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Tuesday, July 7, 2009
Racial Disparities in Breast Cancer Mortality Are Not Driven by Estrogen Receptor Status Alone
Black women who are diagnosed with breast cancer have a higher probability of dying from the disease than white women, regardless of their estrogen receptor status.
Black women who are diagnosed with breast cancer have a higher probability of dying from the disease than white women, regardless of their estrogen receptor status, according to research from the National Cancer Institute (NCI), part of the National Institutes of Health. Differences in breast cancer mortality may reflect racial differences in access and response to innovative breast cancer treatments, as well as other biological and non-biological factors, according to the report. In addition, the researchers found that differences in outcomes in the first few years post-diagnosis make up nearly all of the disparity. These results were published online June 22, 2009 in the Journal of the National Cancer Institute.
Recent years have seen an improvement in overall breast cancer mortality rates, but disparities remain between black and white women, with black women experiencing higher breast cancer mortality rates despite lower incidence rates. Researchers have been studying biological, environmental, and socioeconomic factors, but the underlying cause of this disparity remains unclear.
Black women are more likely than white women to develop breast cancers that lack estrogen receptors — that is, tumors that are estrogen receptor-negative (ER-). These tumors are typically very aggressive and more difficult to treat than estrogen receptor-positive (ER+) tumors, which respond well to tamoxifen. Previously, it has been thought that the difference in the proportion of ER+ to ER- tumors was a major contributor to the gap in mortality rates.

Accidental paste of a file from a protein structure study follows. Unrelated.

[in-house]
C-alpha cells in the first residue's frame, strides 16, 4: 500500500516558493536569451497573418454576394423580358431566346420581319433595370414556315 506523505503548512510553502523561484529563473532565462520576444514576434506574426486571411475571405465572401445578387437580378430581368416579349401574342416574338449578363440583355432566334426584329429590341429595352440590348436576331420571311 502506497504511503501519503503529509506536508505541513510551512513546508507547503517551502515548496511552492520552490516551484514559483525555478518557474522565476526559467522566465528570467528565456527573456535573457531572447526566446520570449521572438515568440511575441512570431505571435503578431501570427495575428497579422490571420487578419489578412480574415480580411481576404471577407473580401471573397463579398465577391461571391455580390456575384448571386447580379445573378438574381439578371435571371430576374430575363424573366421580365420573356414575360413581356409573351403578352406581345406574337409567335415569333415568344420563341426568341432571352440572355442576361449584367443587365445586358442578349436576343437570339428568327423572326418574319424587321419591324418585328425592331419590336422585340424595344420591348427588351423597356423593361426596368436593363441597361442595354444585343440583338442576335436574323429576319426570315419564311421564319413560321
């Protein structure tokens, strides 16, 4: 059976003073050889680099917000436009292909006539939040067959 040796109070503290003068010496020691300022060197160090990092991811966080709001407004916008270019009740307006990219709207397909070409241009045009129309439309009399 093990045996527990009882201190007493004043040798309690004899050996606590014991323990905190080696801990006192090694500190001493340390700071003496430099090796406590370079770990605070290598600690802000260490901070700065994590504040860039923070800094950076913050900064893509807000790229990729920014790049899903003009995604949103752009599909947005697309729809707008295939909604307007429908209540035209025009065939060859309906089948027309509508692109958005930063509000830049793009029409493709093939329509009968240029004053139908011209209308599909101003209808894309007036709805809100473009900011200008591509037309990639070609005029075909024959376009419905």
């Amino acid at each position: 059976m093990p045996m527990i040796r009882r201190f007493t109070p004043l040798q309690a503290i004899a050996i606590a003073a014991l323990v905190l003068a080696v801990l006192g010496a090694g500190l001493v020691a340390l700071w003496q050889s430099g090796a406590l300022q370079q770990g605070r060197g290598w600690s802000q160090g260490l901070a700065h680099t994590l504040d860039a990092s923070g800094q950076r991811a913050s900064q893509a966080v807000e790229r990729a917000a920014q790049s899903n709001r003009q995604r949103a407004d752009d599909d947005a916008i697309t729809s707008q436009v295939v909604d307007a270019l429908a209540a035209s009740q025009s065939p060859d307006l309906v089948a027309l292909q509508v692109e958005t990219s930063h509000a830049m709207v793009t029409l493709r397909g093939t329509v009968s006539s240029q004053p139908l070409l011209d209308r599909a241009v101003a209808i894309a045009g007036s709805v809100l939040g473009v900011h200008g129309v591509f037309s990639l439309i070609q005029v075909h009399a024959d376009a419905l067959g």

"We were surprised to discover that estrogen-receptor status only accounted for a portion of the disparity," said Idan Menashe, Ph.D., lead author of the study and research fellow in NCI’s Division of Cancer Epidemiology and Genetics (DCEG). "Looking further at the data we were able to pinpoint that disparate outcomes between black and white women, particularly in the first few years following a breast cancer diagnosis, are the driving factor behind this racial gap."
In this study, NCI researchers compared breast cancer rates for black and white women using data from the NCI’s Surveillance, Epidemiology and End Result (SEER) program. They employed statistical techniques to directly evaluate racial disparities in breast cancer outcomes by examining the rate ratios between black and white women for incidence, mortality, and hazard rate (which is roughly the same as the probability of dying), as well as performing sub-comparisons by ER-status. Using ratios of these rates instead of just the simple rates enabled the researchers to compare trends across different subgroups on an equal footing.
They found that, from 1990 to 2004, incidence rate ratios remained fairly stable while the breast cancer mortality rate ratios persistently increased. Furthermore, the researchers observed that, regardless of ER status, black women with breast cancer were still more likely to die of the disease than white women. This disparity remained even when the researchers adjusted for age at diagnosis, stage and grade of the tumor, year of diagnosis, and socioeconomic status. When the researchers examined the hazard rate trends in black and white women, they noticed that the largest differences occurred in the first three years after diagnosis in both ER- and ER+ tumors.